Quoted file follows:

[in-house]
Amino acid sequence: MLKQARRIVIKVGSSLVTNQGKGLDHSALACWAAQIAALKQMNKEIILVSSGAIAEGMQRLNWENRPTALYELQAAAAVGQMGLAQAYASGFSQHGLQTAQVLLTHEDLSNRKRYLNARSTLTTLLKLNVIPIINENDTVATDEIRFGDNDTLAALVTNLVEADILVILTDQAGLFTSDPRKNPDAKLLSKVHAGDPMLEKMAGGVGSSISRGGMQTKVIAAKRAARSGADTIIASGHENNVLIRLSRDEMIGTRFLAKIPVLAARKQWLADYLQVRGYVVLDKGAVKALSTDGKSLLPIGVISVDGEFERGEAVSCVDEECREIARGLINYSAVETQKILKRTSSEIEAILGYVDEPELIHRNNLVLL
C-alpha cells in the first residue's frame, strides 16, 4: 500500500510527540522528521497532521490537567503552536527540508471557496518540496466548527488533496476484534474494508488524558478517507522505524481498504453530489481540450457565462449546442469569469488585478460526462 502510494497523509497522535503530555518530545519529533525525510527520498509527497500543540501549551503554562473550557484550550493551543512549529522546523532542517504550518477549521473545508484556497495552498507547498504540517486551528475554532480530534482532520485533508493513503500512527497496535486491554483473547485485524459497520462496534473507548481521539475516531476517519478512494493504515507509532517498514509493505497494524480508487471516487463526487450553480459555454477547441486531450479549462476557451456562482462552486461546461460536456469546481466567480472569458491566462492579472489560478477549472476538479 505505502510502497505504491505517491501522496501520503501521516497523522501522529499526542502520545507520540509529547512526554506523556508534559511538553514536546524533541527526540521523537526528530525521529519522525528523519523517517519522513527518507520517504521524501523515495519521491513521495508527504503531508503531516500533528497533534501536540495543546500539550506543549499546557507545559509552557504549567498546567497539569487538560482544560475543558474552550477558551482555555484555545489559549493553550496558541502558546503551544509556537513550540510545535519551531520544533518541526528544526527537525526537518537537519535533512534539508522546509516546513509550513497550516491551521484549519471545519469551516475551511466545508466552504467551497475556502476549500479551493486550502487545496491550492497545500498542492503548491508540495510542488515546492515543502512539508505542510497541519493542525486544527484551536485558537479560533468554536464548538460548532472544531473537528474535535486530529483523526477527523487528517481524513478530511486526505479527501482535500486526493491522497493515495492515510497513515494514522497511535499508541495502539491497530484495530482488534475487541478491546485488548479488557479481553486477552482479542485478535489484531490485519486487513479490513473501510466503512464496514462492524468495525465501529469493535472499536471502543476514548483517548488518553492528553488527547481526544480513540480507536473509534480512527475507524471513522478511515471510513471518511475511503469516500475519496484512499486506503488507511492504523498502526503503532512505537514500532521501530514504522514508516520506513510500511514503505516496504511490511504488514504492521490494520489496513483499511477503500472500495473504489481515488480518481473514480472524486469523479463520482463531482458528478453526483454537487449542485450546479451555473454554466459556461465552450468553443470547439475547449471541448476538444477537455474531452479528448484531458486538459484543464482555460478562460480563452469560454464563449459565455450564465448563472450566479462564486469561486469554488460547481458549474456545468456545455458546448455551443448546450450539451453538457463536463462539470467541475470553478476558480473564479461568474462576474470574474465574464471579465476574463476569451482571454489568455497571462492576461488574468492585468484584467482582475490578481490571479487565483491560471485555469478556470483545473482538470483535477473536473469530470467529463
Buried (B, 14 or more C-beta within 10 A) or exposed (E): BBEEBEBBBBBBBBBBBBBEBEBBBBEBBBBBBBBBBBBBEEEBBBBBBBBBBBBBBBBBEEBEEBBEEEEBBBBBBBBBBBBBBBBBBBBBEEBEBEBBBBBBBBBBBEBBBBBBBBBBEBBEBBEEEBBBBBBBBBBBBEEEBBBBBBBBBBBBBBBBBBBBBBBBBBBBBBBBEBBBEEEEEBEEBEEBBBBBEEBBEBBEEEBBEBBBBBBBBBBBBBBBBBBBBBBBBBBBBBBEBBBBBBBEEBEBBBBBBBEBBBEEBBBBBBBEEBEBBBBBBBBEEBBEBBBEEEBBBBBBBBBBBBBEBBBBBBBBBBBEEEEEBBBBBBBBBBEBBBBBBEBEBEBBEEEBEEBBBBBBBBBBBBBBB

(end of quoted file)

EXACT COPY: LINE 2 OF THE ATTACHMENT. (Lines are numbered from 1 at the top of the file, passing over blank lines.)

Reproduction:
Amino acid sequence: MLKQARRIVIKVGSSLVTNQGKGLDHSALACWAAQIAALKQMNKEIILVSSGAIAEGMQRLNWENRPTALYELQAAAAVGQMGLAQAYASGFSQHGLQTAQVLLTHEDLSNRKRYLNARSTLTTLLKLNVIPIINENDTVATDEIRFGDNDTLAALVTNLVEADILVILTDQAGLFTSDPRKNPDAKLLSKVHAGDPMLEKMAGGVGSSISRGGMQTKVIAAKRAARSGADTIIASGHENNVLIRLSRDEMIGTRFLAKIPVLAARKQWLADYLQVRGYVVLDKGAVKALSTDGKSLLPIGVISVDGEFERGEAVSCVDEECREIARGLINYSAVETQKILKRTSSEIEAILGYVDEPELIHRNNLVLL